NEW YORK - The Mets are en route to an 11-0 beating by the lowly Seattle Mariners at Shea Stadium. Starting pitcher Oliver Perez is getting booed mercilessly. His luck goes from bad to worse when he gets drilled trying to lay down a sacrifice bunt. He lies in the dirt, writhing in pain, as the umpire signals a strike. When he returns to the bench, only one player gives him a pat of encouragement.
The newest Met, Christopher Trotman Nixon.
"He's a great spirit," says Mets pitcher Pedro Martínez, Nixon's teammate on the 2004 world champion Red Sox. "It's going to rub off on the other players that you've got a great teammate that's going to keep everybody upbeat. A great hustler and also a very good player. Very steady on defense."
With three outfielders on the disabled list, the Mets desperately needed a lefthanded bat. They gave Trot Nixon his greatest Father's Day present. A ticket from Tucson in Triple A back to the Show.
"I love it," he says. "Obviously, I'm playing at the major league level with a very competitive and talented team. I'm very lucky to have the opportunity to come to a team like this. The sky's the limit."
Nixon grew up in North Carolina, following the Mets on cable television.
"That's when they had [Lenny] Dykstra and [Darryl] Strawberry and all those guys," he says. "I was a huge Dykstra fan when I was younger. I just liked the way he approached the game, and here I am playing in the same ballpark as most of these guys. So it's exciting for me."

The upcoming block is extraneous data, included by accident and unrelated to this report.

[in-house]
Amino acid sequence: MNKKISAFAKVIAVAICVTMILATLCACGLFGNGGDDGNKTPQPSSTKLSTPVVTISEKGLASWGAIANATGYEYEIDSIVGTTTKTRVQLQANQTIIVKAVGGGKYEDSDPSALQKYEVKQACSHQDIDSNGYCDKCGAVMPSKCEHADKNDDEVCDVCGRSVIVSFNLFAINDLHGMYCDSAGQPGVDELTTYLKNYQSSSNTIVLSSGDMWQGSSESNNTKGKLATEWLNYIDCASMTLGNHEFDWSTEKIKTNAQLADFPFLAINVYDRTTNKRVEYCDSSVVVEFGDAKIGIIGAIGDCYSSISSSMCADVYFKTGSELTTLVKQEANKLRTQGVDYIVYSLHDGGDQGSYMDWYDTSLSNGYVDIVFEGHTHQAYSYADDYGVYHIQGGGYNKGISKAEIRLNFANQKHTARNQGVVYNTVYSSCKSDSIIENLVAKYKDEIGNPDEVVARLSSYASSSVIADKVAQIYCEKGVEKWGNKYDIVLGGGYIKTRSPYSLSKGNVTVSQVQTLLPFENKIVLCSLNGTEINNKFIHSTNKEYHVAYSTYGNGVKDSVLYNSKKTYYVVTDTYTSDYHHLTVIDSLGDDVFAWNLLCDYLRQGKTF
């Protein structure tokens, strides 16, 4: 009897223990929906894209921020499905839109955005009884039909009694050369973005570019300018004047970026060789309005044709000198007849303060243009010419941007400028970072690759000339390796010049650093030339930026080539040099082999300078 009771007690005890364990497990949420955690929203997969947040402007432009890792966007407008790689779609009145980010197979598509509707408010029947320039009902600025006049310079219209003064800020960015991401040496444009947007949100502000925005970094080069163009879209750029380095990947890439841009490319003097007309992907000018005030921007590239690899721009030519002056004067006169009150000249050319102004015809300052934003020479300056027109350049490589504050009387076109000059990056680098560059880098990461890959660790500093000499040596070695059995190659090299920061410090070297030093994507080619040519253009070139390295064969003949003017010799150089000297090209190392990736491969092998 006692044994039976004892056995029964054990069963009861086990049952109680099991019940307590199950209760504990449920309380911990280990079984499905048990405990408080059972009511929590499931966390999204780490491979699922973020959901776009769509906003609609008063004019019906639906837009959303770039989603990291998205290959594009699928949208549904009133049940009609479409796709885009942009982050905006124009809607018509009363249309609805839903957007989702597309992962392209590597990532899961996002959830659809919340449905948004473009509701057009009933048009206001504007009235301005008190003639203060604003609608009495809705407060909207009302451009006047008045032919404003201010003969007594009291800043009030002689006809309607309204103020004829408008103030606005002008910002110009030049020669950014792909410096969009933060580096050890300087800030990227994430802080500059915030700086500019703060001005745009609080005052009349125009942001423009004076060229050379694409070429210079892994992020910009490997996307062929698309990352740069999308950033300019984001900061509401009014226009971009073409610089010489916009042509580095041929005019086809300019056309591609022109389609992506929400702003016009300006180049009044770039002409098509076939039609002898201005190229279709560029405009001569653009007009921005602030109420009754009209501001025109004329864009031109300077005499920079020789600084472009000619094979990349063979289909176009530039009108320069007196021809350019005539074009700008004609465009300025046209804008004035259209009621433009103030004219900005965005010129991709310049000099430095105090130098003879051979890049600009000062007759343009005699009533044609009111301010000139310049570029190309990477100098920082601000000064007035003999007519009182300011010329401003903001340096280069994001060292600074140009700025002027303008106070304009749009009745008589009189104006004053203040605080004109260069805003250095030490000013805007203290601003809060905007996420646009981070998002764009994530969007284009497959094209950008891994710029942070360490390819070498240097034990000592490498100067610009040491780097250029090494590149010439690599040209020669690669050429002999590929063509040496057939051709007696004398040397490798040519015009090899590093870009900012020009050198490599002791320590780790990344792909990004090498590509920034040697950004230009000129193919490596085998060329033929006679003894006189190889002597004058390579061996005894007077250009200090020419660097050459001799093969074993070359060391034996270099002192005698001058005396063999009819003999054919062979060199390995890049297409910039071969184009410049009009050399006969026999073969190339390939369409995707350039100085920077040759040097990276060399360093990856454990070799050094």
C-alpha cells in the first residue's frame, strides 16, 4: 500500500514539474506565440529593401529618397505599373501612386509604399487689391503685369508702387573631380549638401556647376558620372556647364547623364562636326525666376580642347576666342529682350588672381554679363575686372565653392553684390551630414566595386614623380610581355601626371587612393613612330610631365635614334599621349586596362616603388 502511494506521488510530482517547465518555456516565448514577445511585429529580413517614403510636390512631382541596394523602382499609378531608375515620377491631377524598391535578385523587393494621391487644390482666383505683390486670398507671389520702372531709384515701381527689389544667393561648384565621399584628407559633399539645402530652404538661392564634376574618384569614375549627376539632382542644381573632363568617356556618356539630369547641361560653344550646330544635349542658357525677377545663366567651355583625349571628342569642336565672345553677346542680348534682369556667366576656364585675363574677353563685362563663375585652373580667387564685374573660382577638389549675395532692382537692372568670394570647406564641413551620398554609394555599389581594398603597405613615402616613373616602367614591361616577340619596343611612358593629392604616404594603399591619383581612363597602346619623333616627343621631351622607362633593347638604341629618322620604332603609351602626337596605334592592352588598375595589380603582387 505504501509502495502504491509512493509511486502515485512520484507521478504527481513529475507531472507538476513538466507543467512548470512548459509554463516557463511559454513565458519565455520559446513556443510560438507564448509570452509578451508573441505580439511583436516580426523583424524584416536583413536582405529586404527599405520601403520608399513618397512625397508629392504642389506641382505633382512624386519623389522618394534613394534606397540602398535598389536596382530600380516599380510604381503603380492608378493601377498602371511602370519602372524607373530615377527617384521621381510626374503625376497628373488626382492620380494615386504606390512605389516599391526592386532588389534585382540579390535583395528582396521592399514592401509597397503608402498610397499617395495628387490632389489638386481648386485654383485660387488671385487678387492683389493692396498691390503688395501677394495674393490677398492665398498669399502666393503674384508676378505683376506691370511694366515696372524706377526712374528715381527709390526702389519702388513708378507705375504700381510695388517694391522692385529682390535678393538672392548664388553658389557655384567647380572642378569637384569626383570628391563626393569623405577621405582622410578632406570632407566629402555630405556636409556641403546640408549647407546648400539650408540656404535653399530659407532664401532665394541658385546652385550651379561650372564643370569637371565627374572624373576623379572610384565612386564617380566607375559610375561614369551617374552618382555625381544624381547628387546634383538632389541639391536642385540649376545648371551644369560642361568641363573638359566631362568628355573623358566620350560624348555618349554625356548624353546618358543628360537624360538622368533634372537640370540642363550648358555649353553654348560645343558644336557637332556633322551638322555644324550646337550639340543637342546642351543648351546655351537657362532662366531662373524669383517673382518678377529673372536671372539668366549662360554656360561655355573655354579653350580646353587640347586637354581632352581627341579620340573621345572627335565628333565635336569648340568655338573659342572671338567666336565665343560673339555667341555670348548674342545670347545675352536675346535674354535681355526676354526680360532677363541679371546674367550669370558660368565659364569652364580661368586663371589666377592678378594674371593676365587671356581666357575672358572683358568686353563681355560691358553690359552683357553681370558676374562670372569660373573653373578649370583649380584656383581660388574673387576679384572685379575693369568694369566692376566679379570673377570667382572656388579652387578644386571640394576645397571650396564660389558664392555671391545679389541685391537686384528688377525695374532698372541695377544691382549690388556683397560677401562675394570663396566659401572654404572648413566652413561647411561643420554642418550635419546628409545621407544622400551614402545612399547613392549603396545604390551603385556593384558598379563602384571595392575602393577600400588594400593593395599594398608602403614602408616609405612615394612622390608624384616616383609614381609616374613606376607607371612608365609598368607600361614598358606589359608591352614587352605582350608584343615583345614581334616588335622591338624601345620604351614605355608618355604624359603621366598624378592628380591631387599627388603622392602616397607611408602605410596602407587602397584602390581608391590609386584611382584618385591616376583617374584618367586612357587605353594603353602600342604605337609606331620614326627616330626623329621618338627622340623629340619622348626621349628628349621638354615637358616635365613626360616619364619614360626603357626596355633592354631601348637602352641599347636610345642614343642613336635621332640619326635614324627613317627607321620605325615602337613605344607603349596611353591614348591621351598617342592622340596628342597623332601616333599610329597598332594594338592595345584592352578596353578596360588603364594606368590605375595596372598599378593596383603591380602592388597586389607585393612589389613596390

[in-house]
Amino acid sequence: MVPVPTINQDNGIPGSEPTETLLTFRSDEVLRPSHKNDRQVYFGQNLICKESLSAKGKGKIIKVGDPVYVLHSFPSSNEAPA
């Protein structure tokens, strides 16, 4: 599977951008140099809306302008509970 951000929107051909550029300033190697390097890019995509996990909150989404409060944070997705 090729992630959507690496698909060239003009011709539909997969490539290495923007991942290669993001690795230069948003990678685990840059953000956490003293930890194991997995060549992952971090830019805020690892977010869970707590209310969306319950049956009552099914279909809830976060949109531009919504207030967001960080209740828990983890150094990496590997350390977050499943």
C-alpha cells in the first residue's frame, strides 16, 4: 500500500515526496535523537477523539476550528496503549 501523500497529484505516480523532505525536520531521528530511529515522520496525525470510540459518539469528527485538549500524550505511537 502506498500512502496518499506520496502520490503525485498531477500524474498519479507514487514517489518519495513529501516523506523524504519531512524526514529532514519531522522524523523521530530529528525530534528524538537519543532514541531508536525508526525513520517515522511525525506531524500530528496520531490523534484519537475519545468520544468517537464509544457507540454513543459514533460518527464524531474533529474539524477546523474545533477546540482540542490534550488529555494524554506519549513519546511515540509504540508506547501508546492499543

Nixon, 34, who was sent to New York June 13 for cash or a player to be named, failed to make the Diamondbacks this spring and was assigned to the Tucson Sidewinders of the Pacific Coast League. He was hitting .309 with 39 runs, 15 doubles, 10 home runs, and 31 RBIs in 58 games, mostly in left field.
But things have started slowly with the Mets. Since going 2 for 3 in his debut, on Father's Day against Texas, Nixon has struggled. He's hitting just .156 in nine games with one home run and one RBI.
"I kind of started out a little slow offensively, but sooner or later, I'm going to break out of it, " he says.
It had better be sooner.
The Mets, with left fielder Moises Alou (calf) and right fielder Ryan Church (post-concussion syndrome) and reserve outfielder Angel Pagan (shoulder) sidelined, need help now.
"They haven't said anything, but I understand the possibility it might be short term," says Nixon. "But you know, wherever I'm at, I want it to be a positive experience for myself and the guys that are around me. And I'm going to go out and produce."
Manager Jerry Manuel says Nixon is probably pressing but he loves his gritty play.
"He'll be fine," says Manuel, who recently took over for fired Willie Randolph.
Nixon says he doesn't need pep talks.
"I don't expect people to have to say a lot to me," he says. "I understand why I'm here and I understand what I need to do. I just got to go out and get it done whenever my number's called."